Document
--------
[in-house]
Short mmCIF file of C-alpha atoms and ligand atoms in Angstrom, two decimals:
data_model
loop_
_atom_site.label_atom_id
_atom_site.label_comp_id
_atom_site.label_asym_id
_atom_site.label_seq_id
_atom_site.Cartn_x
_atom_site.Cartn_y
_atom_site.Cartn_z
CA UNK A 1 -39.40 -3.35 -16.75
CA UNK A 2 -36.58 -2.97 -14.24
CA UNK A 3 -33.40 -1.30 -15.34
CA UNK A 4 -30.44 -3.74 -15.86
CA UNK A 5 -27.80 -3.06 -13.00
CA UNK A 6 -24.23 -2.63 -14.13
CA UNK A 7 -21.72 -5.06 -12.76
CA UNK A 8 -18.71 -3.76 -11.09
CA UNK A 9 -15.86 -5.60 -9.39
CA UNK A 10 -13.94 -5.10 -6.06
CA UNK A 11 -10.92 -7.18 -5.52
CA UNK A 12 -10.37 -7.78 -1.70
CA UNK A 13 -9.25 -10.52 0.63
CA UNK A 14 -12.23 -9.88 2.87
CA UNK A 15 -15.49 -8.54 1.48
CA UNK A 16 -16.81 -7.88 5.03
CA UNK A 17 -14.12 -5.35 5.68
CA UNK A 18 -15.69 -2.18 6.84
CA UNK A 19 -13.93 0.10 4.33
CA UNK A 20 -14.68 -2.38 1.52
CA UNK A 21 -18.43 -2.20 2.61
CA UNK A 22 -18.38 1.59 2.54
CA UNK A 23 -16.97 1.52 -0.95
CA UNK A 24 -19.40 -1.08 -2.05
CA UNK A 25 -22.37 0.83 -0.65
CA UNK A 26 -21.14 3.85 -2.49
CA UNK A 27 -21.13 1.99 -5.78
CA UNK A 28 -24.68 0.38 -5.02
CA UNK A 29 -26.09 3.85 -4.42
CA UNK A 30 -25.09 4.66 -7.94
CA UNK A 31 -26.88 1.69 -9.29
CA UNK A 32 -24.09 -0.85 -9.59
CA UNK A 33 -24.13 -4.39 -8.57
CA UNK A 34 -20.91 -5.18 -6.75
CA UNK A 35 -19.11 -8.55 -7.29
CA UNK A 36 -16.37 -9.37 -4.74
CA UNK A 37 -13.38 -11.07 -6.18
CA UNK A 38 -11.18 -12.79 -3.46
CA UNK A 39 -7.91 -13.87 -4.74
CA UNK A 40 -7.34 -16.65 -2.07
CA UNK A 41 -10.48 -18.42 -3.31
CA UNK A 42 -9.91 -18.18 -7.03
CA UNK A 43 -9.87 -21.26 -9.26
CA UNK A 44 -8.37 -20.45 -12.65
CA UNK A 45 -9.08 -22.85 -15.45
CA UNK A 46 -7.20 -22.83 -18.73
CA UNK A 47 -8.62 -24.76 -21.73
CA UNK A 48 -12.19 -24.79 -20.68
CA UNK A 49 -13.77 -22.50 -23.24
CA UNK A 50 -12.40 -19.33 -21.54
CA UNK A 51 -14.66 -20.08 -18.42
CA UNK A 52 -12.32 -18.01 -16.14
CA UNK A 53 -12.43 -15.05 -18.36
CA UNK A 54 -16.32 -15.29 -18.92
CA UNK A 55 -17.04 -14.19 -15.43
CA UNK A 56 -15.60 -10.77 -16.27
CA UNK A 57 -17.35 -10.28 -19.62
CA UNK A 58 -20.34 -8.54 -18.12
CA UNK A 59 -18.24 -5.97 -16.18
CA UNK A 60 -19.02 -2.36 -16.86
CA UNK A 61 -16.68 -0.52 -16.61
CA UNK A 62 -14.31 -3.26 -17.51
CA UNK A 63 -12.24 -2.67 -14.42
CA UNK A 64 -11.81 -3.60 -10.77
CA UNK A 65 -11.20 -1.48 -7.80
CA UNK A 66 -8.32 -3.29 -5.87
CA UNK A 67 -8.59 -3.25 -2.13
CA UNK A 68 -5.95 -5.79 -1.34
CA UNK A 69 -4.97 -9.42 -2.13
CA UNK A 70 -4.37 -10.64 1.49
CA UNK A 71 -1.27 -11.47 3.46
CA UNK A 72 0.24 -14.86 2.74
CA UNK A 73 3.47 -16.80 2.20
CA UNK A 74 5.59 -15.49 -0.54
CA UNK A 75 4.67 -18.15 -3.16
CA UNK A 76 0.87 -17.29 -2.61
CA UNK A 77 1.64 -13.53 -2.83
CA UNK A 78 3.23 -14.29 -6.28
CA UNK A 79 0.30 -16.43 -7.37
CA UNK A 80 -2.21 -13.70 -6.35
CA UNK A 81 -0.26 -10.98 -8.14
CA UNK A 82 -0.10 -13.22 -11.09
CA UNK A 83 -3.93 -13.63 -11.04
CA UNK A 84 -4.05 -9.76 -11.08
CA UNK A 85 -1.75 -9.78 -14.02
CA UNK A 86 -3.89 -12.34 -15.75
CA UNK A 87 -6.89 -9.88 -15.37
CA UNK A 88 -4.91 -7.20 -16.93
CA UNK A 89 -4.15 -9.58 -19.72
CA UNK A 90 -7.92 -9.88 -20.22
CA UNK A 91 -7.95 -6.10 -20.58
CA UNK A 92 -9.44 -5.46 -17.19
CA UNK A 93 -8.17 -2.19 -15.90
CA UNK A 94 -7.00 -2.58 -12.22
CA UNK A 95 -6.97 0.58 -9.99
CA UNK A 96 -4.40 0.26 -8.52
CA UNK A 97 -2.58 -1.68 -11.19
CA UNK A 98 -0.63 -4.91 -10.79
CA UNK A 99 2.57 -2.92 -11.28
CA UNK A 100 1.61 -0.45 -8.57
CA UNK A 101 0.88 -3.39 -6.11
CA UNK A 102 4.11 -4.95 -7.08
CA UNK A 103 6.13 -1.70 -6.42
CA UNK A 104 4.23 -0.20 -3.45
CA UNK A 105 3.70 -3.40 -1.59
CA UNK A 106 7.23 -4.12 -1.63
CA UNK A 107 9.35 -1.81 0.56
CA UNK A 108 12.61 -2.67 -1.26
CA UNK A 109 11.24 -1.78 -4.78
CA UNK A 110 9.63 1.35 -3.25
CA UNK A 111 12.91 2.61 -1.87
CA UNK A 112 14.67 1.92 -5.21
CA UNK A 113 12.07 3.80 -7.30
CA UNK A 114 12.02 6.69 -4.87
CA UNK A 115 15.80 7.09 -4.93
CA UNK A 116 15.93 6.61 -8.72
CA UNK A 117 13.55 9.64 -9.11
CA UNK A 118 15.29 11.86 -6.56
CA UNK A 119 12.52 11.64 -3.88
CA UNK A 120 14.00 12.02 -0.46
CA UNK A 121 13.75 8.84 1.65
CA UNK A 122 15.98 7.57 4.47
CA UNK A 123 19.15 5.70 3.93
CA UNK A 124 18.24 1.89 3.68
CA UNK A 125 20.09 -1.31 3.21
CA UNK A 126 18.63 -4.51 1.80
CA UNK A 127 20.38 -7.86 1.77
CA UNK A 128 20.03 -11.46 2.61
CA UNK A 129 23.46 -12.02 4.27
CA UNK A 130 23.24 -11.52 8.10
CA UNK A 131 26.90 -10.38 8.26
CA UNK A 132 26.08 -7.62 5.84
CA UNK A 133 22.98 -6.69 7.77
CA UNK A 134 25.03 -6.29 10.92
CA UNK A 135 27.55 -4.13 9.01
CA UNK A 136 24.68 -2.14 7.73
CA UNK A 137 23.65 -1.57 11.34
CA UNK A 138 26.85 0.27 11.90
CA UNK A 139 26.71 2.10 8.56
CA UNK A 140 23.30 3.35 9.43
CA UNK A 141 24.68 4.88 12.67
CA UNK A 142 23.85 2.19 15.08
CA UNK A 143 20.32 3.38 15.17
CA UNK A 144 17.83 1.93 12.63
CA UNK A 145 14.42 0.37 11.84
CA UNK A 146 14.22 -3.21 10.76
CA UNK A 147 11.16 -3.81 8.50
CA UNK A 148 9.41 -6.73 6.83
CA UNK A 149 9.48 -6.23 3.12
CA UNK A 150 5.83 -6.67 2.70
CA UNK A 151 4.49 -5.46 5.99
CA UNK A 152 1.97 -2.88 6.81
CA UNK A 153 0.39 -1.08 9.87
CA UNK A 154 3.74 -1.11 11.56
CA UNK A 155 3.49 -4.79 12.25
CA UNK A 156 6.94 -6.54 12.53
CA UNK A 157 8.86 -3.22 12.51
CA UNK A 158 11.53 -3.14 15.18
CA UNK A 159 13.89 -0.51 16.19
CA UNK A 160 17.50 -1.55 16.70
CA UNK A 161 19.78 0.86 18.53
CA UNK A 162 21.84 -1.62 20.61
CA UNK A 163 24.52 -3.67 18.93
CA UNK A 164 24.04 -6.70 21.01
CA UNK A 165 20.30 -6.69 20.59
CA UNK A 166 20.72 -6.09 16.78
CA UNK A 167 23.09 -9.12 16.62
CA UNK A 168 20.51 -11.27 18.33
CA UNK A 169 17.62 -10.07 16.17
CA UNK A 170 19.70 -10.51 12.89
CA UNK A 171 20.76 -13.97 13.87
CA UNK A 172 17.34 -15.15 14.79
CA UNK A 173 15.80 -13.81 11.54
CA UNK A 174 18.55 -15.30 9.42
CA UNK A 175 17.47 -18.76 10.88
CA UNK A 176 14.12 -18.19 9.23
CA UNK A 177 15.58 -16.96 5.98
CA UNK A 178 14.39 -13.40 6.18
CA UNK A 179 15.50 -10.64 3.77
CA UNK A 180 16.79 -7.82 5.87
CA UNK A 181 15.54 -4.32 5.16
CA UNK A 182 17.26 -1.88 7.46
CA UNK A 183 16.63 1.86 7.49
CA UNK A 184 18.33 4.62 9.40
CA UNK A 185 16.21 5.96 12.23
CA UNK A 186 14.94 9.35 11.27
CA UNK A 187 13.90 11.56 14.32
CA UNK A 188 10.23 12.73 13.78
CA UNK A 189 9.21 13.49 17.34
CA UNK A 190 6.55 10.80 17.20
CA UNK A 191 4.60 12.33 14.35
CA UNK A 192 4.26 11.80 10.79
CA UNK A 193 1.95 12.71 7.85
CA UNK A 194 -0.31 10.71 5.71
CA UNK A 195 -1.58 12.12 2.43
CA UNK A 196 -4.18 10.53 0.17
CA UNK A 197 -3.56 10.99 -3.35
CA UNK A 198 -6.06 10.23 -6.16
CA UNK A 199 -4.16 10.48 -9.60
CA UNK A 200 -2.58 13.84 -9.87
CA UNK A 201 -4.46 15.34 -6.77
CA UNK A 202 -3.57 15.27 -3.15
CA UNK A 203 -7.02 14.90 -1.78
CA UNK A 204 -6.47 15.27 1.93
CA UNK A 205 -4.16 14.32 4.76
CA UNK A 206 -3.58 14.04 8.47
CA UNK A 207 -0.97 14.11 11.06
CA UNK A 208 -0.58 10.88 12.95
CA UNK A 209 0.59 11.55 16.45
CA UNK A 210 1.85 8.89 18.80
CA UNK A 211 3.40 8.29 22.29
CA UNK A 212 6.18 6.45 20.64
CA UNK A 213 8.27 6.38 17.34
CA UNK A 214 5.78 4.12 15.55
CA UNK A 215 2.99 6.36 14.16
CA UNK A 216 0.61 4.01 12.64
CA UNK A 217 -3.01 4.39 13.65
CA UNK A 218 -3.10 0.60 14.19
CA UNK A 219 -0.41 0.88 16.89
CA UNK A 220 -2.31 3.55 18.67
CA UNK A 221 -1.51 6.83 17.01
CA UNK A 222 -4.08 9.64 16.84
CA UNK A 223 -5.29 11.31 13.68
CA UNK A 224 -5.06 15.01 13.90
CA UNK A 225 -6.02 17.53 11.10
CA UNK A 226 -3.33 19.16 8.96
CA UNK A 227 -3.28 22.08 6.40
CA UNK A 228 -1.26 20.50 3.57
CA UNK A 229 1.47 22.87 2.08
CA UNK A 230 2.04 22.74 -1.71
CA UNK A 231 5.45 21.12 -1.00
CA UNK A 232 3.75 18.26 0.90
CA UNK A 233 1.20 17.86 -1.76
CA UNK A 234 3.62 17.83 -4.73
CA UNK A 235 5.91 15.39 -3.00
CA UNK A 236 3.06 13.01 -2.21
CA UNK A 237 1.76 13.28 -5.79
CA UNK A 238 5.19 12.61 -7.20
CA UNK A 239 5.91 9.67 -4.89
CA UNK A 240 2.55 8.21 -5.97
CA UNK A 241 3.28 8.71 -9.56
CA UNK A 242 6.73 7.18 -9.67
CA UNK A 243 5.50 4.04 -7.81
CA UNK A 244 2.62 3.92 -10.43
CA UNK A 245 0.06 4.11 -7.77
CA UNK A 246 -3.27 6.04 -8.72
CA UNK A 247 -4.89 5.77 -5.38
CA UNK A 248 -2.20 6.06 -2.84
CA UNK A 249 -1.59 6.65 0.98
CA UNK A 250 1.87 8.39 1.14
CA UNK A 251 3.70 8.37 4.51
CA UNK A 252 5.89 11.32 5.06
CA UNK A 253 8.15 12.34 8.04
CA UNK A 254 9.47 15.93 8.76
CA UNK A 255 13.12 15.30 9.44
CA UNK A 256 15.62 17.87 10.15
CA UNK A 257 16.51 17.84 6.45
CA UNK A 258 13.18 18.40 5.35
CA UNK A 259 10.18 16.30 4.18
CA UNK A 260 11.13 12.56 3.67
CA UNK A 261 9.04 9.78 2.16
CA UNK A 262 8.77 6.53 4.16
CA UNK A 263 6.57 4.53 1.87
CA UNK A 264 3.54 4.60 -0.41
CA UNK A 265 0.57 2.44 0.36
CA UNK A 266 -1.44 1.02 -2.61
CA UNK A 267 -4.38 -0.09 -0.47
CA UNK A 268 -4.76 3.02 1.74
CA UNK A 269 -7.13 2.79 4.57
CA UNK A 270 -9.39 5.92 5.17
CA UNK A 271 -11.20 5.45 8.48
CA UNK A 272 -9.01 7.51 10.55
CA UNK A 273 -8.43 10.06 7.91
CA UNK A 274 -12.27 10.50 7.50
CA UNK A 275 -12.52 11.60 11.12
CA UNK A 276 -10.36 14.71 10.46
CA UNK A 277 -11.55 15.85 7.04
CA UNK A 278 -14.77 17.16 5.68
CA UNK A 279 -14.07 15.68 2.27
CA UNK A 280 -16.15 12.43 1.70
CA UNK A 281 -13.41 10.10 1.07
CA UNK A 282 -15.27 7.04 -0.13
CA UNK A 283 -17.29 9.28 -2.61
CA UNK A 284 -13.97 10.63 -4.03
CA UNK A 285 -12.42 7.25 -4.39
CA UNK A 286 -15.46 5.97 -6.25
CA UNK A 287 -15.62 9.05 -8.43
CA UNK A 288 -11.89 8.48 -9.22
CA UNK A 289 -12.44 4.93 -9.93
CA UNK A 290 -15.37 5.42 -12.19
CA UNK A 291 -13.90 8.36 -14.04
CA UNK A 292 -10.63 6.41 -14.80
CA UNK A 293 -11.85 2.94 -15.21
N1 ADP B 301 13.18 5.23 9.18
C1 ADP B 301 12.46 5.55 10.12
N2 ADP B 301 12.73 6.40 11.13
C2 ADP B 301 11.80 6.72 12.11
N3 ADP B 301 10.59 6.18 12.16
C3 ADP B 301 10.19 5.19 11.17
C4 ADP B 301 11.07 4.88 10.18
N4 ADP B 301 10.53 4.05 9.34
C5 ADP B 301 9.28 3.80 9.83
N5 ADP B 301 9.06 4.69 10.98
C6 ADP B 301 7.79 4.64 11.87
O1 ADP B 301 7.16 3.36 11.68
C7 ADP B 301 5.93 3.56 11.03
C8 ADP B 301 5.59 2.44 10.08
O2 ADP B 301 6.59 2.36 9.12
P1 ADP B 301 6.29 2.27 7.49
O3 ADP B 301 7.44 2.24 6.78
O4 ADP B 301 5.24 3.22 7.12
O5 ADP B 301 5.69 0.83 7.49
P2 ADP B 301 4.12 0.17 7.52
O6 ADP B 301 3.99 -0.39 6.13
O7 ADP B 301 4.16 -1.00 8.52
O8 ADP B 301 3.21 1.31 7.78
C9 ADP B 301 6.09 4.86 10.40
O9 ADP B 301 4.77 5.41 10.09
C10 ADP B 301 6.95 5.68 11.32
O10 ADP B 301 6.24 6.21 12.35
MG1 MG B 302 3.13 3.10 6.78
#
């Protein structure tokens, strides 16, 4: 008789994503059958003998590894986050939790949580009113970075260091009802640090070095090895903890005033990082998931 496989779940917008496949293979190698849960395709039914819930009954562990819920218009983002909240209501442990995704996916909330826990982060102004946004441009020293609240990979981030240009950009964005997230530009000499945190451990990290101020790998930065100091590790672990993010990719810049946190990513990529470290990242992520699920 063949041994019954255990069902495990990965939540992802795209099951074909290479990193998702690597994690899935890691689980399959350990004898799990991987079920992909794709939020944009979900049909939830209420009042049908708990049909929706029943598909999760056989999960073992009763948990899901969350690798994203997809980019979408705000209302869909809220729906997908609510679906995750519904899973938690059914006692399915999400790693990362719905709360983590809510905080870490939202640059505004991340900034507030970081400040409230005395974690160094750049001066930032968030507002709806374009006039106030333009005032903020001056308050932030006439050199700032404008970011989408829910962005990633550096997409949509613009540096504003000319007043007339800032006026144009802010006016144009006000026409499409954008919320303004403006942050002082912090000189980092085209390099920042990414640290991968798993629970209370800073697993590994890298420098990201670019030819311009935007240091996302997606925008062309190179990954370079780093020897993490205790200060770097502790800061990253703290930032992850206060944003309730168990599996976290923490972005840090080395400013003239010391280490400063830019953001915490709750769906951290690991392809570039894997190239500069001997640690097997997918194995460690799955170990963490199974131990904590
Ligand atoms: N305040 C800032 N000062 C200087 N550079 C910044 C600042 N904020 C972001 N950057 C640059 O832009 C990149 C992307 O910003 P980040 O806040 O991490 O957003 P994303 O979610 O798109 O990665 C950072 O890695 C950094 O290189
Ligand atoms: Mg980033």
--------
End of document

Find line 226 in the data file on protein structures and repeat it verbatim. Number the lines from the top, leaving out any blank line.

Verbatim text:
CA UNK A 215 2.99 6.36 14.16